These Are the Times That Try Victims' Souls

Take a number and wait. That, in essence, is what the Broward County courts are telling crime victims even those who get shot at.

Sheron Thomas was apparently in no mood to read the Sun-Sentinel in the early morning hours of Thanksgiving Day four years ago. As delivery woman Sandi Shattuck pulled into his Hollywood Hills driveway around 5:30 a.m. to drop off her first newspaper of the day, Thomas displayed his gratitude by opening fire on her with a .38-caliber handgun.

"I'm your Sun-Sentinel carrier," Shattuck yelled as she backed her two-door Chevy Spectrum out of the driveway. The car was loaded with newspapers bloated with advertising to mark the commencement of the shopping season.

Thomas was not dissuaded. He chased her to the end of the block, firing at least four more shots and hitting the car twice, according to Shattuck. One bullet lodged in the driver-side door. "I have no doubt in my mind that this man was out to kill me," she says. "Thank God he must have been a bad shot."

According to a police report, Thomas had been lying in wait because two hours earlier a vehicle had rammed Thomas' car into the garage door and sped away. The bewildered newspaper delivery woman, he believed, was the perpetrator returning to the scene of the crime.

If Thomas' greeting seemed particularly un-holiday-like, Shattuck, age 45, could never have anticipated the treatment she would receive at the hands of the South Florida judicial system. Four years after the Thanksgiving Day shootout, the 40-year-old Thomas, who was charged with, among other things, aggravated assault with a firearm, has yet to stand trial.

The trial has been postponed 17 times, according to court records, and seven prosecutors have been assigned to the case, each one moving to another post before the case could go to trial. In short, Shattuck's hope for justice has fallen prey to a court system long on cases and short on judges and lawyers. "There is something obviously very wrong with our justice system," she says.

She may be right. According to the Sourcebook of Criminal Justice Statistics, put out by the U.S. Department of Justice, the average time between arrest and conviction for felony trials in state courts was 173 days, or just under six months, in 1994, the most recent year for which figures are available. For aggravated assault cases, the number was 206 days, or almost seven months.

But four years?
"That's an extraordinarily long time in a criminal case," says John Goerdt, who has studied the court-delay phenomenon for the National Center For State Courts and is now the director of State Court Planning for the Iowa Supreme Court. "You're out there in the top half of one percent of all cases," he adds, referring to the Thomas case.

Even the Hollywood police officers who originally investigated the case have begun to wonder if it will ever find its way to court. "It's getting to be like a joke around here, because we keep getting the subpoenas," says Det. Robert Alfano. "Maybe they're hoping that the victim gets tired of this."

Meanwhile, Thomas' arrest record has grown. According to police reports and court records, the former Miami-Dade County juvenile corrections officer was arrested in June 1997 and charged with aggravated battery. In a sworn deposition, his wife said that he punched her until all the bones in her face were broken. And in February 1998 Thomas and a passenger were charged with possession of cocaine in Hollywood after a police officer allegedly found five and a half grams of crack in their car. Neither case has gone to trial so far.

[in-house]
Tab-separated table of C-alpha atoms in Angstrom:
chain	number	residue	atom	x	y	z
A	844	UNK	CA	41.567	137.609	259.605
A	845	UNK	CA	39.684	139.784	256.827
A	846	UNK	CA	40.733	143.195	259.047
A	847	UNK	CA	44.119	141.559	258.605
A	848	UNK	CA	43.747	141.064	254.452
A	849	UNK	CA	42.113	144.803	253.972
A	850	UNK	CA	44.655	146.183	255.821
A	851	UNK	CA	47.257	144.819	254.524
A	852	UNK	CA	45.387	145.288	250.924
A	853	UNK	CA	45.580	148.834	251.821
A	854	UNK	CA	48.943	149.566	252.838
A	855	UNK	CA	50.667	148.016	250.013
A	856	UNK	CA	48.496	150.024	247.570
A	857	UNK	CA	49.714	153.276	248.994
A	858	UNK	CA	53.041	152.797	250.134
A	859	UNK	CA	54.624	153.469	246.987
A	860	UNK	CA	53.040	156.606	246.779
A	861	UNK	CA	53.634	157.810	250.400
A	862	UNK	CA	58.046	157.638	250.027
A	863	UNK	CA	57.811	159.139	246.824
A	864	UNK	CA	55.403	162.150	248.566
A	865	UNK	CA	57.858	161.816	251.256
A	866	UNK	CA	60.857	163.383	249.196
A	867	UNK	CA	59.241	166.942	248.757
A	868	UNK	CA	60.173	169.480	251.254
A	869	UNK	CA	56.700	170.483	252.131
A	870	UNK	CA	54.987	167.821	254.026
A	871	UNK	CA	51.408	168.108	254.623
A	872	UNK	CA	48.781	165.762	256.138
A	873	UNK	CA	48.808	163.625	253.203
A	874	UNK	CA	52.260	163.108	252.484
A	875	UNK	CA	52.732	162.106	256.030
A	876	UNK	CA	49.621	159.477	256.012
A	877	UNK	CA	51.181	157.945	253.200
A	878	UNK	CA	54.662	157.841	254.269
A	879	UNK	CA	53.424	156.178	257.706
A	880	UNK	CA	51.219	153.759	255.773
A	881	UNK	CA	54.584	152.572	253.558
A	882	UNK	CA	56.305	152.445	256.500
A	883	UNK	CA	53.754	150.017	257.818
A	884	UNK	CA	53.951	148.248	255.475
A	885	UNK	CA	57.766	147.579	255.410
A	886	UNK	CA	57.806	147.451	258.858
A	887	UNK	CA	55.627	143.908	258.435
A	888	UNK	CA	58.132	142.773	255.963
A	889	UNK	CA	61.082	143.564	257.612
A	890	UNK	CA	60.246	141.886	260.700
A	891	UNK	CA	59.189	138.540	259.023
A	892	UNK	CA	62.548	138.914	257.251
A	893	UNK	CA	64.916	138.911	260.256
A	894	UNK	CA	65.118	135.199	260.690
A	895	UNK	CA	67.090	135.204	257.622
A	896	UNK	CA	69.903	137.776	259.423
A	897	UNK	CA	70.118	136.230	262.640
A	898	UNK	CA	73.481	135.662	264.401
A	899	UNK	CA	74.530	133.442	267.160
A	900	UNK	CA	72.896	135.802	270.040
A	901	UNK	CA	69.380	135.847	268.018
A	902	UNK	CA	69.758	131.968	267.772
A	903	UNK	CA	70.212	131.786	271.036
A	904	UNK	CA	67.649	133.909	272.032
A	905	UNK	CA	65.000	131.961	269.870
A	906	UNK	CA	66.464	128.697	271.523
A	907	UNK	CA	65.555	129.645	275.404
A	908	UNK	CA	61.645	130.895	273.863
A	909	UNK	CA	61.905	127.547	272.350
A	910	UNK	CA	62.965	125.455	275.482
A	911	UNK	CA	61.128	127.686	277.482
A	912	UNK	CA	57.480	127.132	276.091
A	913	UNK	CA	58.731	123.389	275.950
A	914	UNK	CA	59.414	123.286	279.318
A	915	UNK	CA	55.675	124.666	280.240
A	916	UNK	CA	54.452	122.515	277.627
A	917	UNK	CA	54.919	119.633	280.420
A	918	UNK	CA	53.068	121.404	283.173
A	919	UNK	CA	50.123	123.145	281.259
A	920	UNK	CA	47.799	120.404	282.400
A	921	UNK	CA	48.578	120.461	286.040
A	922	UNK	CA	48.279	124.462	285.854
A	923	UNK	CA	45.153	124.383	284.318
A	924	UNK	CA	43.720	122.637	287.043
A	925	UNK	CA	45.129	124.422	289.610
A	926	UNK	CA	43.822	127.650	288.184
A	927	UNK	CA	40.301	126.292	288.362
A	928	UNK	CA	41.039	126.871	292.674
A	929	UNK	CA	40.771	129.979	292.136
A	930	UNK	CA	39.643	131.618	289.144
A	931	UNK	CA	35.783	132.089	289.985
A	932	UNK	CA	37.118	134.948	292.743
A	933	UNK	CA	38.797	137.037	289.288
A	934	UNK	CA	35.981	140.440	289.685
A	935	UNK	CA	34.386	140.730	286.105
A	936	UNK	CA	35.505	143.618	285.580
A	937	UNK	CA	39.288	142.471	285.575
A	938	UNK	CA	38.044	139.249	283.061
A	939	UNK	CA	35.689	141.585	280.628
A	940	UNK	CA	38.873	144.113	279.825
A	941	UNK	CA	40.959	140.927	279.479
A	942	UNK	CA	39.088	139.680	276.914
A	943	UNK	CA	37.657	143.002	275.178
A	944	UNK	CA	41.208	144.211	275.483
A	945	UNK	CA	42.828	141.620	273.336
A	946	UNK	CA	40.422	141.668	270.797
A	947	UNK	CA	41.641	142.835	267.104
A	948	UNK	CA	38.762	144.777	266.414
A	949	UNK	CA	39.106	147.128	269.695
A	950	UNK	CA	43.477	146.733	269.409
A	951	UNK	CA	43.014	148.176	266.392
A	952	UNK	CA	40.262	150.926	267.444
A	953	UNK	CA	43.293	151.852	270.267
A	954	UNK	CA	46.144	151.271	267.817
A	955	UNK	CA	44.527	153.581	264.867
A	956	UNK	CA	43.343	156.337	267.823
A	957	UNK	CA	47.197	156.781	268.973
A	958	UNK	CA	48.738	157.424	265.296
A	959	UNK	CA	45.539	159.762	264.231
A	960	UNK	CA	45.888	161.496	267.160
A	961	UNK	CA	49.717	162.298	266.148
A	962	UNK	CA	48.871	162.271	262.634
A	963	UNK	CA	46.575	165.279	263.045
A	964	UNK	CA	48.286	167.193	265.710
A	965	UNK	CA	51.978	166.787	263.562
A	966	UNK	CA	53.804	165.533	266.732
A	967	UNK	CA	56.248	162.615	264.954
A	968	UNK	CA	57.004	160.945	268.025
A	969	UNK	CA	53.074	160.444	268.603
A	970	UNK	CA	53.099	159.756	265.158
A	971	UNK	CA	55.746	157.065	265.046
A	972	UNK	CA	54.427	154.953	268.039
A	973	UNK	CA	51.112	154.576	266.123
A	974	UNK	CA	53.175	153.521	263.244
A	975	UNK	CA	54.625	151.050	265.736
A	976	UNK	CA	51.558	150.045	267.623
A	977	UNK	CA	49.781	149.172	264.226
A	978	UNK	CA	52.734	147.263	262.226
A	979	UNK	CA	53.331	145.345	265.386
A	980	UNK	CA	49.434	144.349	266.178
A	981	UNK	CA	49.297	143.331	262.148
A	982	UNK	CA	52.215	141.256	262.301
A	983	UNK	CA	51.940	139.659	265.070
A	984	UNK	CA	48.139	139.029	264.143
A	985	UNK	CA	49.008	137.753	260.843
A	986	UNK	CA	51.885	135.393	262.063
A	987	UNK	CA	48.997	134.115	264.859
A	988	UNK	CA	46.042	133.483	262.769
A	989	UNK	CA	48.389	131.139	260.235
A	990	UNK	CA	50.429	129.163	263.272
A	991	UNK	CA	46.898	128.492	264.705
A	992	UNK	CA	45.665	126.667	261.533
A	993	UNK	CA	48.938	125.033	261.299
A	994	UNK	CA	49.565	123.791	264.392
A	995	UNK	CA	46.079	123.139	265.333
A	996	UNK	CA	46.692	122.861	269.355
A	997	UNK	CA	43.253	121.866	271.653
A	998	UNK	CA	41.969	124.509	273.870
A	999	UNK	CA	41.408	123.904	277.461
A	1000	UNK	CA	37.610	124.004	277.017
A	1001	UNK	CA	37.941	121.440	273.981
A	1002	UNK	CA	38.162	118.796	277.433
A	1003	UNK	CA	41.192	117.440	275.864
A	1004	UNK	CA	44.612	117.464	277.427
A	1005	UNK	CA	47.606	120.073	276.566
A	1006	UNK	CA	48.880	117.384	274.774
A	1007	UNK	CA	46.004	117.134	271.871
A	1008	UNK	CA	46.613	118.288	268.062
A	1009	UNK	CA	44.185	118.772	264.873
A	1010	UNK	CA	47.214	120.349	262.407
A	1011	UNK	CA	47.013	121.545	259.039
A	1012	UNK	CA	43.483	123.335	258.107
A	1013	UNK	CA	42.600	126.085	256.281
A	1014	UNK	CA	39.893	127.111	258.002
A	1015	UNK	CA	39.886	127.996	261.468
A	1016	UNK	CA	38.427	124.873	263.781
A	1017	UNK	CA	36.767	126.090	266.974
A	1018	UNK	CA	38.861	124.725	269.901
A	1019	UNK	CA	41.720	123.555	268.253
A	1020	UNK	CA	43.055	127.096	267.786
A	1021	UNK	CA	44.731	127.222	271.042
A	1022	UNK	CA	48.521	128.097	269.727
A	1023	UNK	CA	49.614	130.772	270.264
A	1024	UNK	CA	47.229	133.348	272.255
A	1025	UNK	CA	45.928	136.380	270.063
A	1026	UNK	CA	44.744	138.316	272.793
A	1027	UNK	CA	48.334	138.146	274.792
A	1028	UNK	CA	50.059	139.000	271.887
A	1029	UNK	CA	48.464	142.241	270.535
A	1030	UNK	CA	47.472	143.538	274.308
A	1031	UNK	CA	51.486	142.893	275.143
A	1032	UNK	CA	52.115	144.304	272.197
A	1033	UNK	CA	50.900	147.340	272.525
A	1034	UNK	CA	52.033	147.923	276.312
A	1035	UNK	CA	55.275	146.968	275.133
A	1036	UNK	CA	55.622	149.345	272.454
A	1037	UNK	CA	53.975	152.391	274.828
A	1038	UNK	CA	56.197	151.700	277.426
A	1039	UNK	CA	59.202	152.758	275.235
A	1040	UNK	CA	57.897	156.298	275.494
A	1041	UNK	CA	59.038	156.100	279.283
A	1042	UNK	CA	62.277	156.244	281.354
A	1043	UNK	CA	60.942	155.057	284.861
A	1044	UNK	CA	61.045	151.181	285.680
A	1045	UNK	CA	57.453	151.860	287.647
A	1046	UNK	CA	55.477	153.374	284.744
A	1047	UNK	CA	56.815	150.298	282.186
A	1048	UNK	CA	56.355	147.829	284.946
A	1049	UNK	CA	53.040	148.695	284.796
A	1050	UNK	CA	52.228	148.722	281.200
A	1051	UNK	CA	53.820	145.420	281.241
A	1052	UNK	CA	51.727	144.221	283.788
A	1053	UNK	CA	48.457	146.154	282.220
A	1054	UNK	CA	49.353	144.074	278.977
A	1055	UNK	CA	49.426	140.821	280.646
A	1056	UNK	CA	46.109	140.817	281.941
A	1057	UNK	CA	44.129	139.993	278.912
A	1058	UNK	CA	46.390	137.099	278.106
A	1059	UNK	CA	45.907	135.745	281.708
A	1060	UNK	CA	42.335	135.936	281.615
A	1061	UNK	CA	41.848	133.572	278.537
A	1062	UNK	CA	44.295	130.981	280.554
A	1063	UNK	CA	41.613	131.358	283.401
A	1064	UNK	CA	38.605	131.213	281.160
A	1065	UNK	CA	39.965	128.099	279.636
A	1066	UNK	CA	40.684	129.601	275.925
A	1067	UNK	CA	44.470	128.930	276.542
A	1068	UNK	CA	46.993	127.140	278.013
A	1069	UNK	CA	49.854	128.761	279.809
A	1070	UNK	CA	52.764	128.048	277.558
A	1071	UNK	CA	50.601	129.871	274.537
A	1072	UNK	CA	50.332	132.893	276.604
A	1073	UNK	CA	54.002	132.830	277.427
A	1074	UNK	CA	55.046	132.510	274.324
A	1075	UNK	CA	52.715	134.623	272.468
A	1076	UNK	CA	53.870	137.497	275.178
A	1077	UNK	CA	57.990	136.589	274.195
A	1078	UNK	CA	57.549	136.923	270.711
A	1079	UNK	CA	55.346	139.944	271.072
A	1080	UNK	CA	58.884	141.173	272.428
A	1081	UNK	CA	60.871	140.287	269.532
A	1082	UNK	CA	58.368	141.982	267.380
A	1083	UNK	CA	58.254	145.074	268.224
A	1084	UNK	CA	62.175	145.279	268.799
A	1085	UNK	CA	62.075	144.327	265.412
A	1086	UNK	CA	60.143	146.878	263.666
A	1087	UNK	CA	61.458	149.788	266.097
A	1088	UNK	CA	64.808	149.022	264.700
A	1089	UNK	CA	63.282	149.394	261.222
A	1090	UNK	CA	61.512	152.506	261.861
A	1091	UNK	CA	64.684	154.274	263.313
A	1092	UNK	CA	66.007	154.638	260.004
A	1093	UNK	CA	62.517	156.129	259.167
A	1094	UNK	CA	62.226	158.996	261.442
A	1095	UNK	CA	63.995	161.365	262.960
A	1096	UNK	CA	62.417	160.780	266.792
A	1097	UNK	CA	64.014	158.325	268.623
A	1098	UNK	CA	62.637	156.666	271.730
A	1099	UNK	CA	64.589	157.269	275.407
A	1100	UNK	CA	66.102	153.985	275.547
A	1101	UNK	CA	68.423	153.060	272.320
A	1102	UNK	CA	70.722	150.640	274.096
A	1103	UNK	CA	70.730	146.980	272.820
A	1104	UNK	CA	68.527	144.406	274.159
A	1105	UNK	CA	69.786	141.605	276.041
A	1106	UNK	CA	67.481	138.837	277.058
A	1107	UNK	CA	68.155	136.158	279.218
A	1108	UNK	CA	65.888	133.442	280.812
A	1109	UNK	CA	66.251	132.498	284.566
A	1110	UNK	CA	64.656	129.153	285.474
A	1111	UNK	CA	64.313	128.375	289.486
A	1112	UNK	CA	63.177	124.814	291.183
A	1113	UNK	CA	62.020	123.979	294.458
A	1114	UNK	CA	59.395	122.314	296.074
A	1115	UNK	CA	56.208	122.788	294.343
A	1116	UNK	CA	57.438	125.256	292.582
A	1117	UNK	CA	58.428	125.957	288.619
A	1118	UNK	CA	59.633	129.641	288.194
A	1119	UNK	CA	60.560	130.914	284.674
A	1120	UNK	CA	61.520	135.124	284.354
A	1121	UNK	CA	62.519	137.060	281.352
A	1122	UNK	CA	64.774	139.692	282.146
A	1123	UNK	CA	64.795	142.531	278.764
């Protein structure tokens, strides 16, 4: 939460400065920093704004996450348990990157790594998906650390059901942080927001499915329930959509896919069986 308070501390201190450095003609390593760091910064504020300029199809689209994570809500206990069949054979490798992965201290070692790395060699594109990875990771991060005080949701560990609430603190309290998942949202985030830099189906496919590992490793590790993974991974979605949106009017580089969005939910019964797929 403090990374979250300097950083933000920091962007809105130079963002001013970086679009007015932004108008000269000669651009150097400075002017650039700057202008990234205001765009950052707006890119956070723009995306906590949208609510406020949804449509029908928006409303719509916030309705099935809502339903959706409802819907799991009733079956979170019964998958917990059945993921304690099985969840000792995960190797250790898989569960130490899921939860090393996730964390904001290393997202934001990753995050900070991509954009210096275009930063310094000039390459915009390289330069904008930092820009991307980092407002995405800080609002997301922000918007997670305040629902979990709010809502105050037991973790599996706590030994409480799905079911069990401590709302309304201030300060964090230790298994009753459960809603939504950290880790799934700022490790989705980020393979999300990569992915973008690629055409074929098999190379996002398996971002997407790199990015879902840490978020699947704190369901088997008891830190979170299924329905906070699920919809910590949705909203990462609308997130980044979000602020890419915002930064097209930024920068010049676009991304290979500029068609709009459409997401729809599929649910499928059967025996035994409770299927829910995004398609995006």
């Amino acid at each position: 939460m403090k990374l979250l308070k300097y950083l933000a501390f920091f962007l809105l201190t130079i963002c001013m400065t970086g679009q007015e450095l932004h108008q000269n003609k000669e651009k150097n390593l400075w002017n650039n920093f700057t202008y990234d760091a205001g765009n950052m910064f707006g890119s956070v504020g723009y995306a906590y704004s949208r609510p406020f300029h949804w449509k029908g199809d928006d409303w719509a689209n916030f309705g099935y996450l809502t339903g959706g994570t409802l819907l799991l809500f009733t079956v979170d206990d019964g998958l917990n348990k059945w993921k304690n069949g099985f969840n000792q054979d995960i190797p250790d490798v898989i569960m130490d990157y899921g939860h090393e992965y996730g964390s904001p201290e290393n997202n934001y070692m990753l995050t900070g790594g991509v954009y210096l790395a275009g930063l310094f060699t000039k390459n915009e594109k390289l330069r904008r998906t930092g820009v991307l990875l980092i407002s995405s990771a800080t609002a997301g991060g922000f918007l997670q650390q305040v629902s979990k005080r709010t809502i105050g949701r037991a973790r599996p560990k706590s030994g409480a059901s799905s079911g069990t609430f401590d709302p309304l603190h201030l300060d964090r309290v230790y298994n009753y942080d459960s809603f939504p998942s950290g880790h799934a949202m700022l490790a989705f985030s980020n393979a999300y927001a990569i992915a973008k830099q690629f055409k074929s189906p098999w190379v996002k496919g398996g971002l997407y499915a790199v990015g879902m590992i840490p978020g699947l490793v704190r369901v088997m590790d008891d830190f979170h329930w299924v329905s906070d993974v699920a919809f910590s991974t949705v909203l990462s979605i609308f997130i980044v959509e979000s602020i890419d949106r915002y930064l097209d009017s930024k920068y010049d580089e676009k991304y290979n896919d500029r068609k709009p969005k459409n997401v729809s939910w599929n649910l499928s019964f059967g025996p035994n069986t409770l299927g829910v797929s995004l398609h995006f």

Adam Balkan, the assistant state attorney now prosecuting the Thomas cases, claims that a four-year delay is unremarkable. "Come poke around every judge division around here," he offers. "You'll find cases that old and older."

One high-profile example is the case of Clinton Brown, who in 1996 stood trial for the murder of Jane Logan. In 1992, Logan was shot twice during a botched robbery attempt outside of Long John Silver's seafood restaurant on State Road 7 in Fort Lauderdale. After spending four and a half years in jail awaiting trial, Brown was acquitted by a jury on charges of first-degree murder and attempted armed robbery.

Not surprisingly, neither the prosecution nor the defense in the Thomas case will take the blame for the four-year delay. Officials in the state attorney's office say that having seven prosecutors handle one case during that period of time is not unusual and has not had an impact on the case moving forward. They note that lawyers in the office are often either moved to various departments or leave for higher-paying jobs in the private sector.

Whatever's happening in the state attorney's office, Bernie Boeber, the assistant public defender representing Thomas, says he's ready for trial and believes his client has a strong case for acquittal. On the morning of the incident, he says, Thomas' house had just been vandalized, and Shattuck drove "erratically," refusing to stop the car when asked by his client. "Her actions convinced him in his mind that it was the burglar, that it wasn't the delivery person," Boeber adds.

Shattuck's response? Of course she drove erratically. She swerved her car in a frenzied attempt to avoid being shot. "He didn't shoot just one time in the air, like a police officer would, or say 'Halt!' or something," Shattuck recalls. "He literally first shot right at me, dead on in front of me at my car. Then he ran me down the road."

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